Conduct due diligence, audit or risk/impact assessment
- Diversity, equity & inclusion (DEI)
Type of vote
Company HQ country
that shareholders of McDonald’s urge the Board of Directors to oversee a third-party audit analyzing the adverse impact of McDonald’s policies and practices on the civil rights of company stakeholders, above and beyond legal and regulatory matters, and to provide recommendations for improving the company’s civil rights impact. Input from civil rights organizations, franchisees, corporate and franchise employees, suppliers, and customers should be considered in determining the specific matters to be analyzed. A report on the audit, prepared at reasonable cost and omitting confidential or proprietary information, should be publicly disclosed on McDonald’s website.
Recently, the racial justice movement and the disproportionate impacts of COVID-19 have focused the public’s and policy makers’ attention on civil rights and gender and racial equity. McDonald’s says diversity, inclusion and equal empowerment are deeply rooted in its brand and underpin its success. Following the 2020 racial justice protests, it committed to “fair treatment in access, opportunity and advancement for all”, and stated an aim to “dismantle barriers to economic opportunity.”
Yet, it is unclear how McDonald’s addresses racial inequality, as it reports diversity data only for US company-owned restaurants and staff, excluding an estimated 660,000 US franchise workers.21 McDonald’s states that 72% of company-owned restaurant workers belong to historically underrepresented groups, but members of these groups hold only 29.1% of US leadership roles. McDonald’s does not disclose the extent or impact of any advancement training for its low wage restaurant crew workers. Inadequate wages, wage theft, lack of comprehensive sick leave, and health and safety risks have led to strikes and lawsuits by McDonald’s workers. More than 50 complaints and lawsuits alleging sexual harassment at company-owned and franchised McDonald’s outlets have been filed since 2016.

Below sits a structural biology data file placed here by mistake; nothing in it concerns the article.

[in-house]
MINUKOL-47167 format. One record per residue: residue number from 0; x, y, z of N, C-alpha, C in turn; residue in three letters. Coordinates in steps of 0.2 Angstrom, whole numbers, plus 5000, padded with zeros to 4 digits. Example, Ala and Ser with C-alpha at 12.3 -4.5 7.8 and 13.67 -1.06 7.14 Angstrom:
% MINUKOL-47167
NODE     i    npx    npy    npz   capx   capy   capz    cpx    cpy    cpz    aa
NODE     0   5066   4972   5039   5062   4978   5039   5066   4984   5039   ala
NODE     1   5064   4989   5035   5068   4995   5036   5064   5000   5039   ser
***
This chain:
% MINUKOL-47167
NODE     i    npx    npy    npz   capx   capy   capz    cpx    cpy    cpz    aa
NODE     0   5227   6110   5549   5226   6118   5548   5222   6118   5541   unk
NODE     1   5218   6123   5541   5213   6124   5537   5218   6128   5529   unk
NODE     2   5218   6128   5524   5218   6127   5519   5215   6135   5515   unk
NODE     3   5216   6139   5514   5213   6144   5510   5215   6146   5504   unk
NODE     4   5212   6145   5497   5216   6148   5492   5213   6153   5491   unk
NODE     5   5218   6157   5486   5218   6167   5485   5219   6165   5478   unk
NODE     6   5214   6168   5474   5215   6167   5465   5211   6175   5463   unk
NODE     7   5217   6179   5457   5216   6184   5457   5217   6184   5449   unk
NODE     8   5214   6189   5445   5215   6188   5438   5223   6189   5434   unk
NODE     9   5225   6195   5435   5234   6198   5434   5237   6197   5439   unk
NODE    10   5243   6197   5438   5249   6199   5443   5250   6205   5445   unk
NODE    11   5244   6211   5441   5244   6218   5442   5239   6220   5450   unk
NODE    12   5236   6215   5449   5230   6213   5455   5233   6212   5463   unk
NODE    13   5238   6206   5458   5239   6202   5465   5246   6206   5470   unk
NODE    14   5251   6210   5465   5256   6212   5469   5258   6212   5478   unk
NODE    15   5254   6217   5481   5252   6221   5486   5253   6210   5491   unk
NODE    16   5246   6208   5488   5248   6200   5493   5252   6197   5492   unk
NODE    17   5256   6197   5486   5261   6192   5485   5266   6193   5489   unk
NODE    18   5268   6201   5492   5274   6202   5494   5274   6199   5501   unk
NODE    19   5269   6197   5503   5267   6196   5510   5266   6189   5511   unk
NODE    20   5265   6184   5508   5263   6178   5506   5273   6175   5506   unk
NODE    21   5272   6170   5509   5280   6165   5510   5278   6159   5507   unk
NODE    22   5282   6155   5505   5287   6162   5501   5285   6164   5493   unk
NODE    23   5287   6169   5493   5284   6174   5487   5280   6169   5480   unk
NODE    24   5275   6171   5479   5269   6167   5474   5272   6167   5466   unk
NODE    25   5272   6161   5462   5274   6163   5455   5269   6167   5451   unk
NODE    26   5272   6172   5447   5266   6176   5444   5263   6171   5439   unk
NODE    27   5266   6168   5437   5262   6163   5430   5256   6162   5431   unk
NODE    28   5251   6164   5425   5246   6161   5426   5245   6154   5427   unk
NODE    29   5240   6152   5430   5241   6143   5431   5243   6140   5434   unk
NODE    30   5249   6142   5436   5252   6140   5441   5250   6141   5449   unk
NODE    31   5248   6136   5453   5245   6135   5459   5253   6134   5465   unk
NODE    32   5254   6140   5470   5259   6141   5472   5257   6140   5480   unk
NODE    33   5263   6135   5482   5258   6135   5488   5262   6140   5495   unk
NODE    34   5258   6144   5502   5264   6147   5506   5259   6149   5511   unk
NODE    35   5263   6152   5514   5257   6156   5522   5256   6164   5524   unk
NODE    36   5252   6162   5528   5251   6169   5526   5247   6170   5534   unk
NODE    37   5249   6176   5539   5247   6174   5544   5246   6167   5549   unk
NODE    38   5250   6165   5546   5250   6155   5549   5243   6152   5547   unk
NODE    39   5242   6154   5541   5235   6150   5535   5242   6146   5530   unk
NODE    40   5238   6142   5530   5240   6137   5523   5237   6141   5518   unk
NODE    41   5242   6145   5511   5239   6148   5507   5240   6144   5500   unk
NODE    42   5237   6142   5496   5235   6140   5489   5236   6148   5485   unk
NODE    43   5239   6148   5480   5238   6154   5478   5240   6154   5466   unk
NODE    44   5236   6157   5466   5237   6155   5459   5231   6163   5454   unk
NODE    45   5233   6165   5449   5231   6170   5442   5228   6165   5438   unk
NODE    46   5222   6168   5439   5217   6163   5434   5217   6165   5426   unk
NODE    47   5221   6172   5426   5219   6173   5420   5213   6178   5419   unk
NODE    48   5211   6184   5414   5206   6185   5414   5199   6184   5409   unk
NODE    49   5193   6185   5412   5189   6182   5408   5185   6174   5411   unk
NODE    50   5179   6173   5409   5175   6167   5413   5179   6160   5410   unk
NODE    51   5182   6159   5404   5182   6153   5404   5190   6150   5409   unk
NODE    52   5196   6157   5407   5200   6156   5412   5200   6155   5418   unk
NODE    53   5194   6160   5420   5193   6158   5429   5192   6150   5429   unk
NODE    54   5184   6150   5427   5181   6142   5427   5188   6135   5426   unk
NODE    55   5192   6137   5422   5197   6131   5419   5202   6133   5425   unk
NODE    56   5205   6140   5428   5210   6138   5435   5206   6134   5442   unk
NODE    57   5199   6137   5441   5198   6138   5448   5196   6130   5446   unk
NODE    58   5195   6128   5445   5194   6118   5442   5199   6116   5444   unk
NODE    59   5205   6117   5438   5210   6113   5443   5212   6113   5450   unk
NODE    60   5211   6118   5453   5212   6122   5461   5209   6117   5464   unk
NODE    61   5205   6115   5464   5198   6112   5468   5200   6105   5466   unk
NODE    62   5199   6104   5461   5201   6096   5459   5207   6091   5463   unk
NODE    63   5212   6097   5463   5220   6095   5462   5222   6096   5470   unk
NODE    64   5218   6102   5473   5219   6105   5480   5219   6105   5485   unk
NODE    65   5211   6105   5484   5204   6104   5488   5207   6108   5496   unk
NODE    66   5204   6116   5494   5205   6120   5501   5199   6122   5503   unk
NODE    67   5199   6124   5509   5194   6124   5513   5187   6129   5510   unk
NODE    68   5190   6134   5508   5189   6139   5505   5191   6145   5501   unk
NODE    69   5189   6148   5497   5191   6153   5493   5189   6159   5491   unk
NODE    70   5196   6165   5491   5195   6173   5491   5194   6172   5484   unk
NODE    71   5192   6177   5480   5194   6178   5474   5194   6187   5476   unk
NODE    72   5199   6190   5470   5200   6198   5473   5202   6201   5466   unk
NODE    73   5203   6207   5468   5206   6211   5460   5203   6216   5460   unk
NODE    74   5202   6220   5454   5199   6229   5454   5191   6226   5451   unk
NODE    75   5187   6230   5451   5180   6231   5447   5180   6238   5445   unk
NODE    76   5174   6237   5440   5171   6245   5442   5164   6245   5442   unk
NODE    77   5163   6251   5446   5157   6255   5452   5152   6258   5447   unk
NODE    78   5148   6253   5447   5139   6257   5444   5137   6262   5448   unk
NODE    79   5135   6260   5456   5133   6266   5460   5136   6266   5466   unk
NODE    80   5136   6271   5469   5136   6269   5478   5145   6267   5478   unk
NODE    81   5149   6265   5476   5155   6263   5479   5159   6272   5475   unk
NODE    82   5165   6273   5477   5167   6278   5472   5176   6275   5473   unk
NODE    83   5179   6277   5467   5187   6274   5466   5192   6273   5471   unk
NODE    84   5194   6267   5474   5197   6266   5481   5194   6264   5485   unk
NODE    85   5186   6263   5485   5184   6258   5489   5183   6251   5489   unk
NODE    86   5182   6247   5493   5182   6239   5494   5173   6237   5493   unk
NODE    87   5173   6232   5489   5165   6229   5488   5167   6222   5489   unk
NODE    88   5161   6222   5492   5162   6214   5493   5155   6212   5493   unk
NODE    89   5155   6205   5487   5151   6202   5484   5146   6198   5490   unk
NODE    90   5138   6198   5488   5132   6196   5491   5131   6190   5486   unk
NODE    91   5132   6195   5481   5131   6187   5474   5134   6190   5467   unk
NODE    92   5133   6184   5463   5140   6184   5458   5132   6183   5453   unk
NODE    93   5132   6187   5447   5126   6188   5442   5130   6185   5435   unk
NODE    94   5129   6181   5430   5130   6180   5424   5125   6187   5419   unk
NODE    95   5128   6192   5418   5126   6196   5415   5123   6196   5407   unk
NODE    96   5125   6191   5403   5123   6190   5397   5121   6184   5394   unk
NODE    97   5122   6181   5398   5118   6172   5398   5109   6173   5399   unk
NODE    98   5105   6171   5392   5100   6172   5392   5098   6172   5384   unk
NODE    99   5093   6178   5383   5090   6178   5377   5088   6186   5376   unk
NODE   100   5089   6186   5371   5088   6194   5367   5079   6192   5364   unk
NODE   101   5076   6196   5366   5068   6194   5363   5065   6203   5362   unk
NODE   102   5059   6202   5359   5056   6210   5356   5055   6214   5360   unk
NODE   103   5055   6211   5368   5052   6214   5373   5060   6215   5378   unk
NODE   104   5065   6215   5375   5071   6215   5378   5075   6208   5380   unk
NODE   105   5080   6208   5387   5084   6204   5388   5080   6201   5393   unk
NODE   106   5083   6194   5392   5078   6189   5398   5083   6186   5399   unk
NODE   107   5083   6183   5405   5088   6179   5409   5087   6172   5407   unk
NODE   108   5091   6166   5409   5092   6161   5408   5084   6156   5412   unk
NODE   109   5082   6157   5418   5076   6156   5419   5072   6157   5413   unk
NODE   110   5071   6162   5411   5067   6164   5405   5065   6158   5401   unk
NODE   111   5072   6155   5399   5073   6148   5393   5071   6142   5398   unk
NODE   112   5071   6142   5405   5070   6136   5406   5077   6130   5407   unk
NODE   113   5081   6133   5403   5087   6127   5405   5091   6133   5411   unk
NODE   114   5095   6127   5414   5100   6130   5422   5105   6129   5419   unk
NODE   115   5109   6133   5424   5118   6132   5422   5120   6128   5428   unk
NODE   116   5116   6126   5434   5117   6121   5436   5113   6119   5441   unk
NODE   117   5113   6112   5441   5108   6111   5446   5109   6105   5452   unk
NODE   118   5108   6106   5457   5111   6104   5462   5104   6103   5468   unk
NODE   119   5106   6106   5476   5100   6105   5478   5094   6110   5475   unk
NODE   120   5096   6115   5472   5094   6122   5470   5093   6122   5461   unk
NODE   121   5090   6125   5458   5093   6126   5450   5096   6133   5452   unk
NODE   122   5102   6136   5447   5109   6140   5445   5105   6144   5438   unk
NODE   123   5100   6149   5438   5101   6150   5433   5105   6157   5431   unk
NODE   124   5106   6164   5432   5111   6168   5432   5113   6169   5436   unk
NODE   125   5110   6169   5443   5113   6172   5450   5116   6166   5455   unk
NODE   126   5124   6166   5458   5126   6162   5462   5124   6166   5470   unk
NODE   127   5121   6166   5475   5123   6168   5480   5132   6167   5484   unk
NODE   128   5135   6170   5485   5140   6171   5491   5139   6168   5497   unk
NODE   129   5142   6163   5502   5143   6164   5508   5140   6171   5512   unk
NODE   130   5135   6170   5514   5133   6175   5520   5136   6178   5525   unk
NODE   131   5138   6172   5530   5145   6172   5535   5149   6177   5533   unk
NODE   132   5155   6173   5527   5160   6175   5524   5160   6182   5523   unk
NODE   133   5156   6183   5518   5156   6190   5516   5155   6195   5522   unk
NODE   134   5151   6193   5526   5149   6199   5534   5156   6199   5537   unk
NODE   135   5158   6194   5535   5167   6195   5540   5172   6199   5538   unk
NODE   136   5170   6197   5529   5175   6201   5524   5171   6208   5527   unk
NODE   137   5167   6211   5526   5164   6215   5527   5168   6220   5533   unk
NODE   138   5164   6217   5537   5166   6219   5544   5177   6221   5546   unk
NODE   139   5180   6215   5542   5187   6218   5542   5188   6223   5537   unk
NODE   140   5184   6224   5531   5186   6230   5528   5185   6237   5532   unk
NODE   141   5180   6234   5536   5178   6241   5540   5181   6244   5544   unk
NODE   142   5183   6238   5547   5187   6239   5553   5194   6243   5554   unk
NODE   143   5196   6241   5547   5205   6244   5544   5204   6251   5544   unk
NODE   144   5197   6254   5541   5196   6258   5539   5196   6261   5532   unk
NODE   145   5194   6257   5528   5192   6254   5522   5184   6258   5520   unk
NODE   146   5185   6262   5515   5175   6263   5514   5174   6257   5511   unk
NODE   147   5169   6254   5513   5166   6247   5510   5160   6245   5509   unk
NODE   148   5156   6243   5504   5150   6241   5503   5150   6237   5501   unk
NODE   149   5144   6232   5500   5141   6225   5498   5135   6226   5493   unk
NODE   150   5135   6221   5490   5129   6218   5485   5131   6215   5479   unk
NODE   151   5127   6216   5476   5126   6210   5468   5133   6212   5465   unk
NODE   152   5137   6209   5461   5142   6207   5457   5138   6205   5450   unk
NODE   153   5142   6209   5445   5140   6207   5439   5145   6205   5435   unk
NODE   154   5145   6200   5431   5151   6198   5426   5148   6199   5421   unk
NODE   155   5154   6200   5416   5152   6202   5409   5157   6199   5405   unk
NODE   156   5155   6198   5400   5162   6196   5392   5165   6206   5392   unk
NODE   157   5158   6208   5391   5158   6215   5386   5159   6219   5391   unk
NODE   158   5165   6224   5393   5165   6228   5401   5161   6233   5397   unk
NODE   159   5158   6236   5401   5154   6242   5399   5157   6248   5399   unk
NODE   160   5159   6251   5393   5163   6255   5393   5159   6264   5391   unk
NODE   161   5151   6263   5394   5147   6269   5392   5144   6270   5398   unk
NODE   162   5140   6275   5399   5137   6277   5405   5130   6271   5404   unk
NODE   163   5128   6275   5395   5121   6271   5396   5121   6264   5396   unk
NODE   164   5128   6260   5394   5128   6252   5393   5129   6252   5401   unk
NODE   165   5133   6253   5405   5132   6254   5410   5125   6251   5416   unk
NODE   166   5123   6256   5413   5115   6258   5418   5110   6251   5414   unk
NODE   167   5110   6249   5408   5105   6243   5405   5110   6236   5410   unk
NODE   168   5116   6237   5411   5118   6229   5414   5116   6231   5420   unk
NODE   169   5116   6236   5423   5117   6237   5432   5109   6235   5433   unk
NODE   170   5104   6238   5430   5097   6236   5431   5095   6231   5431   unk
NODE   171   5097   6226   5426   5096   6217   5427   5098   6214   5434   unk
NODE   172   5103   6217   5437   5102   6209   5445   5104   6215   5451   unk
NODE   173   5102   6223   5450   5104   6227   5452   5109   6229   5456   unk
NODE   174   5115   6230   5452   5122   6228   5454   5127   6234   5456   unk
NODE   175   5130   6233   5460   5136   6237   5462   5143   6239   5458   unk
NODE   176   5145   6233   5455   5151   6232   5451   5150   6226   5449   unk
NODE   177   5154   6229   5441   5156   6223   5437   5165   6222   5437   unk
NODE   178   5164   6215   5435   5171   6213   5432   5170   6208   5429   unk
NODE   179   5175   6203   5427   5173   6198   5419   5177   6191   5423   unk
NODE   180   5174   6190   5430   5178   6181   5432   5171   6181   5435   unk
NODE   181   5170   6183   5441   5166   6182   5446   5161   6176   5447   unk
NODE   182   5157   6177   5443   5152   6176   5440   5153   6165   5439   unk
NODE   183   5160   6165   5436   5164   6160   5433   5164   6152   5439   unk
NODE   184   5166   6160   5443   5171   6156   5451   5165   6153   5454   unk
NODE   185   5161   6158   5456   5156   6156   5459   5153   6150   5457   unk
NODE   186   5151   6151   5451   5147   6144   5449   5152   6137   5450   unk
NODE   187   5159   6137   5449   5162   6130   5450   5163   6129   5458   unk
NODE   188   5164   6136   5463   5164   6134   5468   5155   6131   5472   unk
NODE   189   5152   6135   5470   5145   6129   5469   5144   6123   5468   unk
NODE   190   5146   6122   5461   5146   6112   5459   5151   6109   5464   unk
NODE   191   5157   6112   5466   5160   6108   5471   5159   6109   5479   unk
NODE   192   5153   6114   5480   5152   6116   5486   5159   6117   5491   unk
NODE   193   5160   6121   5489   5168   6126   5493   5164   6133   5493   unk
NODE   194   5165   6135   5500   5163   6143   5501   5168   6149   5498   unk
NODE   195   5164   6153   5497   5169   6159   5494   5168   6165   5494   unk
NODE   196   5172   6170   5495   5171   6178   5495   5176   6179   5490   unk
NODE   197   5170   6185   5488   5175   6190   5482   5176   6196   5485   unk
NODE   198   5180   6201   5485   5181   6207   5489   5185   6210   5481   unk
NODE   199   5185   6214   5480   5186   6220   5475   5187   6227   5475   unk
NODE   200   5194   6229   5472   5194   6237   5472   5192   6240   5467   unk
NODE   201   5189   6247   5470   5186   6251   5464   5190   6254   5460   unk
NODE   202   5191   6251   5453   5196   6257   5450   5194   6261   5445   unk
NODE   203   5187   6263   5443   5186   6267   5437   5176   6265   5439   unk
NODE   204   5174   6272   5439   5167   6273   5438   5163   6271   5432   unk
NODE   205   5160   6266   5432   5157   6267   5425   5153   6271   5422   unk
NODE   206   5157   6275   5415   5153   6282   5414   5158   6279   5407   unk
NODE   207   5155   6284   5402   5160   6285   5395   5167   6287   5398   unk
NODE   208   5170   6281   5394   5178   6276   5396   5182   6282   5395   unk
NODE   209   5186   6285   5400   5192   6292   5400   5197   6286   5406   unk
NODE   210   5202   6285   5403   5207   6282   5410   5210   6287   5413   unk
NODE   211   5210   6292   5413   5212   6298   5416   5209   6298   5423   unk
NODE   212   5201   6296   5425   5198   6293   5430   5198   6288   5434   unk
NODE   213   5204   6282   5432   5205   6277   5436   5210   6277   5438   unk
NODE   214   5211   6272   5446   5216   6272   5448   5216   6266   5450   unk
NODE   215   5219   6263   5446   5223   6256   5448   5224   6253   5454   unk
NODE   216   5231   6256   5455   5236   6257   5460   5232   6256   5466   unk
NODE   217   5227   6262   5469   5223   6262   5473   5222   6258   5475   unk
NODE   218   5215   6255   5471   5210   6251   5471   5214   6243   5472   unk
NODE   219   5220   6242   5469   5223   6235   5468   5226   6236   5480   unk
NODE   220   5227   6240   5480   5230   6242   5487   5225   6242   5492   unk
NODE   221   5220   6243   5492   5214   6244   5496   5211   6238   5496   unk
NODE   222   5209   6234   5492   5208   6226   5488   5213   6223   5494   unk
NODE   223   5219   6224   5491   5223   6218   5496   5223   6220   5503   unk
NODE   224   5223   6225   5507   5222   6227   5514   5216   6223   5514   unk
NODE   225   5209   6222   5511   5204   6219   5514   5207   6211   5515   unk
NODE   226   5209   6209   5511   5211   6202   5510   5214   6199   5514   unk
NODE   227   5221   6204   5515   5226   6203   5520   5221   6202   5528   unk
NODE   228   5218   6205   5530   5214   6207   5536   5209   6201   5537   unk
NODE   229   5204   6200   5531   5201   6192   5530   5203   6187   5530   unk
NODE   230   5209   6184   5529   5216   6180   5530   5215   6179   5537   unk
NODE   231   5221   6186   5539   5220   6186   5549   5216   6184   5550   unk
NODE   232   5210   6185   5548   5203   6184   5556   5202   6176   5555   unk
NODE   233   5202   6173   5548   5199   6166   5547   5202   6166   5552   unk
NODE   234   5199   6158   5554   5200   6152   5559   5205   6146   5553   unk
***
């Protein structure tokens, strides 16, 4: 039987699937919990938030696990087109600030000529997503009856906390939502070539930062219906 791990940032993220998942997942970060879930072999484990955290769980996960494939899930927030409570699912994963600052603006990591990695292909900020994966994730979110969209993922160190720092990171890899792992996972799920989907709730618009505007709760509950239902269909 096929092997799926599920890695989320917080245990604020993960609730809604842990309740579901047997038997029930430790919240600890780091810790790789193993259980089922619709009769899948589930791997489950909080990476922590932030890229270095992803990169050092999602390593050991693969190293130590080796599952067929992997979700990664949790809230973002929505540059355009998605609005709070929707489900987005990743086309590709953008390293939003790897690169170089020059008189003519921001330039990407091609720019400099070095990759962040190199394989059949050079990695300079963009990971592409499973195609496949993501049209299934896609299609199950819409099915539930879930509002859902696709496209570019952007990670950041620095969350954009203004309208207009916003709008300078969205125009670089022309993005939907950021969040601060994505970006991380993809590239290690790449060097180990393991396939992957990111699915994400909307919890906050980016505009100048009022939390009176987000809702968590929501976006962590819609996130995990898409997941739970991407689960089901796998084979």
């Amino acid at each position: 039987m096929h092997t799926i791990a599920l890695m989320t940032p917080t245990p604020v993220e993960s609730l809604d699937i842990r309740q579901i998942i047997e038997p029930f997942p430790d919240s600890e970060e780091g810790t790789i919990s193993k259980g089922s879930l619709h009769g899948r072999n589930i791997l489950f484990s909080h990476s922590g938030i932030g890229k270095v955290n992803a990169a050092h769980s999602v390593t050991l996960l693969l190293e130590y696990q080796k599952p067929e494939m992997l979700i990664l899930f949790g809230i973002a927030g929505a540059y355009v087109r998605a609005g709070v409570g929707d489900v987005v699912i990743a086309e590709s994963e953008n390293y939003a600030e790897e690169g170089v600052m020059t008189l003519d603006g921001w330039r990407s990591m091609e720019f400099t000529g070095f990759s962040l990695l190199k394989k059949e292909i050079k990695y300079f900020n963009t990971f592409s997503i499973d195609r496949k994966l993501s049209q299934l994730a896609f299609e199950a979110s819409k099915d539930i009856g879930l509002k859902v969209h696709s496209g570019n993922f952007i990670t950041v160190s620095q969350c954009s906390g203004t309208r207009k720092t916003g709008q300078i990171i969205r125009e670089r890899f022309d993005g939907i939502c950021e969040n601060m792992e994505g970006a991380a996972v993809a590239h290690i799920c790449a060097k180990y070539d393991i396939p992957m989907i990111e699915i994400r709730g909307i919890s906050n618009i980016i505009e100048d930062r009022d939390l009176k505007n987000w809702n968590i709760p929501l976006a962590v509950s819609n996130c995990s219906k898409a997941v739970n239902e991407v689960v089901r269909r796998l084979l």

Lawsuits by 238 current and former Black franchisees describe “systematic and covert racial discrimination” and denial of “equal opportunity to success” from practices steering them to high cost, low volume operations in Black neighborhoods. Black McDonald’s executives have sued the company alleging disparate treatment based on race. The cases are pending.
A pending lawsuit alleges that while approximately 40% of customers are Black, McDonald’s tiered advertising budget based on racial stereotypes produces lower spend with Black-owned media groups. McDonald’s states that diverse-owned media represents 4%, and Black-owned media 2%, respectively, of advertising spend.